With the end of the war in Asia and the Pacific, over a million servicemen and women from Britain and across the Commonwealth had to be demobilised and transported home.
Soldiers from Wales to The Gambia and from Karachi to Cairns would need to be shipped from one side of the world to another, with some service personnel and POWs only finally returning home in 1946.
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In Australia and New Zealand, Labour governments would be elected or re-elected towards the end of the war and undertake large economic and social change.
The same was true in Canada where The Liberal Party of Canada was re-elected. Whether in Britain, Australia, New Zealand or Canada the servicemen and women’s vote would play a large role in electing all these governments, and ensuring the world they left behind when going to war, would not be the same one they returned home to.
Returning to pre-partition India
For troops from pre-partition India, they would return to a country and society heading towards independence. As independence loomed Britain’s inability to come up with a plan that would garner support across all pre-partition India’s many ethnic and religious groupings, would lead to societal unrest and the splintering of families and communities.
This would mirror what would happen to the pre-partition Indian army where the experience of fighting side-by-side would keep the armed forces unified until partition resulted in colleagues dividing and joining either the Pakistani or Indian armies respectively.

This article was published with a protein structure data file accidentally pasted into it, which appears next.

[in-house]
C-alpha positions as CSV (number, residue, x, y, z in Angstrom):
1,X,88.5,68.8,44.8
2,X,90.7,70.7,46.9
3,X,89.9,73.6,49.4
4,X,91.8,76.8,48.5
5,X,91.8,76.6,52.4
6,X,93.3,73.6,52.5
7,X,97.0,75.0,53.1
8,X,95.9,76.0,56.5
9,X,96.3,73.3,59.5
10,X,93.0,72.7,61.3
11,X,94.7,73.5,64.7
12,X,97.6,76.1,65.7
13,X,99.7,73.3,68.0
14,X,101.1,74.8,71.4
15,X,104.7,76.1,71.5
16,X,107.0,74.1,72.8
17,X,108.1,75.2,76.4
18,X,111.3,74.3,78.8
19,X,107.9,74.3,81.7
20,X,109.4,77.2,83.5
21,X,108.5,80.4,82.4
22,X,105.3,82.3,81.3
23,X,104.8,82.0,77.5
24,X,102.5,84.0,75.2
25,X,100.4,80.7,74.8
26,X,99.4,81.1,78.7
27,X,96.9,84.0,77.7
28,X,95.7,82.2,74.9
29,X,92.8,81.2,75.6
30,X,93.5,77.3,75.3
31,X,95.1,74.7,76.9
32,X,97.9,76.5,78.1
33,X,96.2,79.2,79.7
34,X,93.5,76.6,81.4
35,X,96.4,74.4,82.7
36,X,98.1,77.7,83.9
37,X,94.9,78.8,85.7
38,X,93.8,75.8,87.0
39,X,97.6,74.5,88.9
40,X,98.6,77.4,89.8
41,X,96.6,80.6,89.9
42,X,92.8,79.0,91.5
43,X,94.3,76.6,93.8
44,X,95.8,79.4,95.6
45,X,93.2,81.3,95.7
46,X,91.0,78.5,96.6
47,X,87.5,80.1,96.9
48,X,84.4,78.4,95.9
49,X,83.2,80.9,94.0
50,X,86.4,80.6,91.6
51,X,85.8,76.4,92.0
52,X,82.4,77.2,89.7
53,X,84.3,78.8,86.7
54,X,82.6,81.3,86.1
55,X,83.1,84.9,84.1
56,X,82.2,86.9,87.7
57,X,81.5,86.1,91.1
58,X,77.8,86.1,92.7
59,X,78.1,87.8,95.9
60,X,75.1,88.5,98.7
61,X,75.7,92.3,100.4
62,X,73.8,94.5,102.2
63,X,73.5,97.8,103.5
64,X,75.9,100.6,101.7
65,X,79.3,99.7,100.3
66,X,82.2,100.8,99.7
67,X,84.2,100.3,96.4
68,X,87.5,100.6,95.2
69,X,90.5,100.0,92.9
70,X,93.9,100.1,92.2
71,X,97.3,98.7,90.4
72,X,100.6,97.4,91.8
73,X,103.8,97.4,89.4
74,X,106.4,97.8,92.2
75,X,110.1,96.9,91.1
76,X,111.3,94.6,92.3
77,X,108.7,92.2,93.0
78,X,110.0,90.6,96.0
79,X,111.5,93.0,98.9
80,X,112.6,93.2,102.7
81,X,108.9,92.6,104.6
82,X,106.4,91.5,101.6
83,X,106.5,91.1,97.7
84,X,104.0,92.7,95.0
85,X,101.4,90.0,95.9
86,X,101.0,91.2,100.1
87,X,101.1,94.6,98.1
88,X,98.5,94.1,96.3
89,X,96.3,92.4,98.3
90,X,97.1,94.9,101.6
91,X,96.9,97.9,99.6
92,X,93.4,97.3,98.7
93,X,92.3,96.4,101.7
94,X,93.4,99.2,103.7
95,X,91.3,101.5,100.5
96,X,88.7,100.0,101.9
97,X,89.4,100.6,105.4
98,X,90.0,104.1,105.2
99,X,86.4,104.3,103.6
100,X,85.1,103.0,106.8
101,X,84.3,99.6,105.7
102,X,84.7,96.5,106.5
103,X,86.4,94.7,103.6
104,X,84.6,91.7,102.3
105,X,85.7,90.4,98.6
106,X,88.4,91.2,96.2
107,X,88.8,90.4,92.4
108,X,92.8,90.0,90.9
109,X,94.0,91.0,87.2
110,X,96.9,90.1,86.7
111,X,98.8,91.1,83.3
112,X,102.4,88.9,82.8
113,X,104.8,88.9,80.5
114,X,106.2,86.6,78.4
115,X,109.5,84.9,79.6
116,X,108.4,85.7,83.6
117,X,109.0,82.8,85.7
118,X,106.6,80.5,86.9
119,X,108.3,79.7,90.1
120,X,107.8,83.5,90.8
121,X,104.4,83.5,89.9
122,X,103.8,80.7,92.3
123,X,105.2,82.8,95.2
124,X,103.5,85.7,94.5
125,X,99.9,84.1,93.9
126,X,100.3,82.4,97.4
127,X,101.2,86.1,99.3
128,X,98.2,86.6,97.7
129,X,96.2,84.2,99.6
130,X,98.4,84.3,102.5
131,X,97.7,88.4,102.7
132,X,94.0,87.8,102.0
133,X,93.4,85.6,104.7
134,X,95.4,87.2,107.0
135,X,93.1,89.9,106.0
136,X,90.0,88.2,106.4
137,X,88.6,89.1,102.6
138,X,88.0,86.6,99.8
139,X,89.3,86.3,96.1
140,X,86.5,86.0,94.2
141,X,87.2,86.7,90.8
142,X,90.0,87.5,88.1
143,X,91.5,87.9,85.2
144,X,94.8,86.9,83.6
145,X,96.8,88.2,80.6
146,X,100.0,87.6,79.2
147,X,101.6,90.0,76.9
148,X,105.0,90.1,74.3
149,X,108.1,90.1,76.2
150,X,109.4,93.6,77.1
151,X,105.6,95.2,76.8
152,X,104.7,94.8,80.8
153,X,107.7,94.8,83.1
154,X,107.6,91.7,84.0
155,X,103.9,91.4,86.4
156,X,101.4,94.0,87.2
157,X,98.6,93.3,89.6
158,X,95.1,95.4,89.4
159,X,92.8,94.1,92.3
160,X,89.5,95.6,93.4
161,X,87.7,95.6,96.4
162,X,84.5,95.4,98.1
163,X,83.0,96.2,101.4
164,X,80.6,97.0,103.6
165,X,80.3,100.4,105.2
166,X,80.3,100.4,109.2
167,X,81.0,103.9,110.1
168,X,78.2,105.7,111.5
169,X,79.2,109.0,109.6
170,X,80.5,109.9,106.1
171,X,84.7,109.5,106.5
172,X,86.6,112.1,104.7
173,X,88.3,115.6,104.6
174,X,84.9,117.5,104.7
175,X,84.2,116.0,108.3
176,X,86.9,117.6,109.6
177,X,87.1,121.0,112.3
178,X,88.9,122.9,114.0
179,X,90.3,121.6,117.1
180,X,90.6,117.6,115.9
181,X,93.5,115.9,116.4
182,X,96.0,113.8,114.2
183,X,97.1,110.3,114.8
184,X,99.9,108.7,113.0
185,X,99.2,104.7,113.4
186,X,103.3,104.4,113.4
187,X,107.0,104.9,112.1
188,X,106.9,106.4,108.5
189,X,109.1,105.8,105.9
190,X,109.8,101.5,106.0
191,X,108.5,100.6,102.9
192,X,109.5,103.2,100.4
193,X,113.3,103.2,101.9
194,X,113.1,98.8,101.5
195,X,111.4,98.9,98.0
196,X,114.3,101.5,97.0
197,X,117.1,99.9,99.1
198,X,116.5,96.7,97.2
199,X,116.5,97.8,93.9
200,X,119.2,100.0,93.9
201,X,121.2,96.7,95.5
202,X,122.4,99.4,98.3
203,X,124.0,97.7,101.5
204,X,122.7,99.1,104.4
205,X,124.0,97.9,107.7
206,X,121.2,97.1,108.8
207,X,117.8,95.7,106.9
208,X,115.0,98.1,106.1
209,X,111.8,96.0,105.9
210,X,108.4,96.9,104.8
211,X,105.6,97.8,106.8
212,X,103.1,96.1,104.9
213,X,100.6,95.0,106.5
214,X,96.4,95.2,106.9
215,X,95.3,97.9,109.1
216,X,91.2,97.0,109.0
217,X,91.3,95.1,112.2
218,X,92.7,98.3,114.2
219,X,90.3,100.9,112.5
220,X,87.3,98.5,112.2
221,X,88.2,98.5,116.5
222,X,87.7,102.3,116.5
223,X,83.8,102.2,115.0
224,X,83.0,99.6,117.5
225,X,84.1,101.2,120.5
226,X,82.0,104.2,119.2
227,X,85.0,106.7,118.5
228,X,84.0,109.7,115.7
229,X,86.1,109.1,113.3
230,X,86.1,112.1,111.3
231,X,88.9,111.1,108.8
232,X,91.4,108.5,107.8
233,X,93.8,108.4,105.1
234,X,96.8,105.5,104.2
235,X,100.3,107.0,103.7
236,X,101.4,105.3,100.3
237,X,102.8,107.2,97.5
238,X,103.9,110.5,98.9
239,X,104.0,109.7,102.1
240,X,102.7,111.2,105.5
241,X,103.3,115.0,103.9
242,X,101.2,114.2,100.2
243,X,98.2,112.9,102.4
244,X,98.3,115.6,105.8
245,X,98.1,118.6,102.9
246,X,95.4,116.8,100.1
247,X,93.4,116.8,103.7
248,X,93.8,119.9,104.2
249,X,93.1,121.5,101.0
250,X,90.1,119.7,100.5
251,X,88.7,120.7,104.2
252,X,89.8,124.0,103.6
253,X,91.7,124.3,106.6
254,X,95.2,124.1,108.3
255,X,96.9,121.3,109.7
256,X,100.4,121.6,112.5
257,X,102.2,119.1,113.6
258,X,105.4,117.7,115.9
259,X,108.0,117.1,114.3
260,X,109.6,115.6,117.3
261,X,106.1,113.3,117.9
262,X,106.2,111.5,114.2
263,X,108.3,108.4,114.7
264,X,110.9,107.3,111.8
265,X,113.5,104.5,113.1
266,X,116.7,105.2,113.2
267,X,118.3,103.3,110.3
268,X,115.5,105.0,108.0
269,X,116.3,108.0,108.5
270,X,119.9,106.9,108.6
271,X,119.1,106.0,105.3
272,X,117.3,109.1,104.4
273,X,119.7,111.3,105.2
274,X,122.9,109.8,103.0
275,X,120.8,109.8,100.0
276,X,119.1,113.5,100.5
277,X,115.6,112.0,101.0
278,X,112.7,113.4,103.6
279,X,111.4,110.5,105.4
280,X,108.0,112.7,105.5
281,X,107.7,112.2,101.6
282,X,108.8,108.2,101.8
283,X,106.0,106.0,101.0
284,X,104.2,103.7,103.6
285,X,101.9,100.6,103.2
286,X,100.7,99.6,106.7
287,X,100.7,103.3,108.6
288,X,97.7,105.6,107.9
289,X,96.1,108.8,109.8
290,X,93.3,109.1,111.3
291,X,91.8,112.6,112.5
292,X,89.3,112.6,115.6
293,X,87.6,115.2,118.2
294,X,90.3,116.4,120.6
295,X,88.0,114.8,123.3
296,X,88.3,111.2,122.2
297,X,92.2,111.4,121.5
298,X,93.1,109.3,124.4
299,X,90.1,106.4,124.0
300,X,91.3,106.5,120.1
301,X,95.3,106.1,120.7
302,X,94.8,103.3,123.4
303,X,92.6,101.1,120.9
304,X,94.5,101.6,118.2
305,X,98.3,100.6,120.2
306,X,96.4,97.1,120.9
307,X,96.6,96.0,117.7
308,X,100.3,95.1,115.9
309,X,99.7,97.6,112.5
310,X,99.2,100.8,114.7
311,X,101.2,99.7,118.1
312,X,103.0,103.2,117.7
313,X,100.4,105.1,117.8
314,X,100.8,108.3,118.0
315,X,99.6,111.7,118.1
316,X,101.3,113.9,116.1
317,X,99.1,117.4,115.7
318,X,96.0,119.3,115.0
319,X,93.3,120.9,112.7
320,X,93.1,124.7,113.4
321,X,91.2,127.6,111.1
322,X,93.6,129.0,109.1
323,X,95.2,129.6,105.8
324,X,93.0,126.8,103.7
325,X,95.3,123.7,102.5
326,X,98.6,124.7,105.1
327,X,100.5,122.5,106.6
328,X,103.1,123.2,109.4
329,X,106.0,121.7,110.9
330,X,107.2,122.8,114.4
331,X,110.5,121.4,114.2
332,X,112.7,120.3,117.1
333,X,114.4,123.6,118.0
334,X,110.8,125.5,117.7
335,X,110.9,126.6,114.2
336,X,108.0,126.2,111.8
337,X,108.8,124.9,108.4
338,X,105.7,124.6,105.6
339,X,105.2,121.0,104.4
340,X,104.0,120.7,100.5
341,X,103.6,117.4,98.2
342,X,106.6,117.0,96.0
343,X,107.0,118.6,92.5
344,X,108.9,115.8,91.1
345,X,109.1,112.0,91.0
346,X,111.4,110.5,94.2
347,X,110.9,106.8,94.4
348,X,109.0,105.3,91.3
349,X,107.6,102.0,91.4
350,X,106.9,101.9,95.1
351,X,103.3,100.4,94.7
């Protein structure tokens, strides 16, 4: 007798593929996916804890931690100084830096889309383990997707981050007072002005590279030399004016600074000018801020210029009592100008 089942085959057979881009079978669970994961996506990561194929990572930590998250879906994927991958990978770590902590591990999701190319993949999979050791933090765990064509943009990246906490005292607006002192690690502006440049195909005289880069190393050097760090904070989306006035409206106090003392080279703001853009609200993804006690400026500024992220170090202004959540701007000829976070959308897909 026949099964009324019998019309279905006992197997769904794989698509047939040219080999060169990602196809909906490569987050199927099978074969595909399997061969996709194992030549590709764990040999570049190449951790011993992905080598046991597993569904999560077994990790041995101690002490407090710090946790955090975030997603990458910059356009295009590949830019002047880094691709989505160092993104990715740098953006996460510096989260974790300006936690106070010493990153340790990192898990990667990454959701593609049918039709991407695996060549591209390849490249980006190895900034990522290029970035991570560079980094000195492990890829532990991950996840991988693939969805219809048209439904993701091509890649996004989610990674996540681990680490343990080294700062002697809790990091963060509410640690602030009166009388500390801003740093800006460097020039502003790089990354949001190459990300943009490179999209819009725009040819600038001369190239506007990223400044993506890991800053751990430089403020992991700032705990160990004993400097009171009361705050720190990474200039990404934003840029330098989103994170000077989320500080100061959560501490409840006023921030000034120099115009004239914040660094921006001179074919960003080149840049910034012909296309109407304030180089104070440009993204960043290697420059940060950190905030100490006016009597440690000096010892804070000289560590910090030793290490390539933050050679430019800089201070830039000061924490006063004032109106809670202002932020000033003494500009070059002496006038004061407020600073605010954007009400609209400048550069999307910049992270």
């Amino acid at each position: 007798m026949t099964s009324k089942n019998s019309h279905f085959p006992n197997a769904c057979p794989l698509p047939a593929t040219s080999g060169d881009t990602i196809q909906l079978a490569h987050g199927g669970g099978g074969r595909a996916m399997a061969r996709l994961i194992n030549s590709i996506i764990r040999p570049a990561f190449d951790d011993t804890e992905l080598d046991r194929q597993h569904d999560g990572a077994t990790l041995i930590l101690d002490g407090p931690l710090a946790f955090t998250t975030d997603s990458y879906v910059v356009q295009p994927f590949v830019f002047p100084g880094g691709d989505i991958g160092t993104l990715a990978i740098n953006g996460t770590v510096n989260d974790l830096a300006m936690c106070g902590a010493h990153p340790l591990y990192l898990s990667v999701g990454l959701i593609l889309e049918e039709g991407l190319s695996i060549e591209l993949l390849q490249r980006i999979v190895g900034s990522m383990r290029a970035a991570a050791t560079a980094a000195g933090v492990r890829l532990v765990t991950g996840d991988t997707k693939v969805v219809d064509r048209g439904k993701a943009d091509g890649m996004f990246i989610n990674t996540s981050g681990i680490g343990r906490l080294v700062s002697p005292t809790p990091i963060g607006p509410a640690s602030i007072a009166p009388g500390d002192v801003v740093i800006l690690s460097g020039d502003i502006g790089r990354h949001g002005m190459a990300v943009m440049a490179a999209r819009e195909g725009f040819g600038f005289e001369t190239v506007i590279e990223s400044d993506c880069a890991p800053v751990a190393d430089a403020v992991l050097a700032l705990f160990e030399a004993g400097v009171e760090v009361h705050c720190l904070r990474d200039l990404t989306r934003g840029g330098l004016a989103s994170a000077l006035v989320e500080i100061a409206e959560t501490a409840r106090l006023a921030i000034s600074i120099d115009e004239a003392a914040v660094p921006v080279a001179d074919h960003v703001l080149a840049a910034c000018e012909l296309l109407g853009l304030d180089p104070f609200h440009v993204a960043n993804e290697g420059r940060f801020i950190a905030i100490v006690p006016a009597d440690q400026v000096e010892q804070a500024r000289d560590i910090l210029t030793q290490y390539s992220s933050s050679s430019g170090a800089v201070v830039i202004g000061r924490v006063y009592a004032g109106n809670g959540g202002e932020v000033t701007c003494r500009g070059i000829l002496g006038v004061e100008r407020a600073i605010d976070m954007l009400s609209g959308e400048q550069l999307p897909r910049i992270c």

For forces returning to Africa their service would be marred by a lack of recognition from Britain. Pay for black soldiers had been less than their white counterparts, for example white private could earn 10 shillings for each month of service compared to just 3.5 shillings for a black soldier of the same rank.
In addition Black Africans were paid an end of war bonus three times less than their white counterparts.
Many veterans returned to nations whose ties to Britain were loosening and who would gain independence not long after the war had ended, such as Ghana in 1957.
Today the descendants of these veterans who fought with Britain and answered the call to help rebuild Britain, are part of some of Britain’s largest and most vibrant communities across the country.
From the Sikh community in Southall, to the Muslim community in Blackburn, to the Caribbean community in Bristol, to the Hindu community in Leicester, to the Nigerian community in Manchester or to the Bengali community in Tower Hamlets, the legacy of the war in Asia and the Pacific and of VJ Day lives on in Britain today.
Britain today and the fight for recognition
How communities understand and celebrate the fight for recognition of Commonwealth soldiers.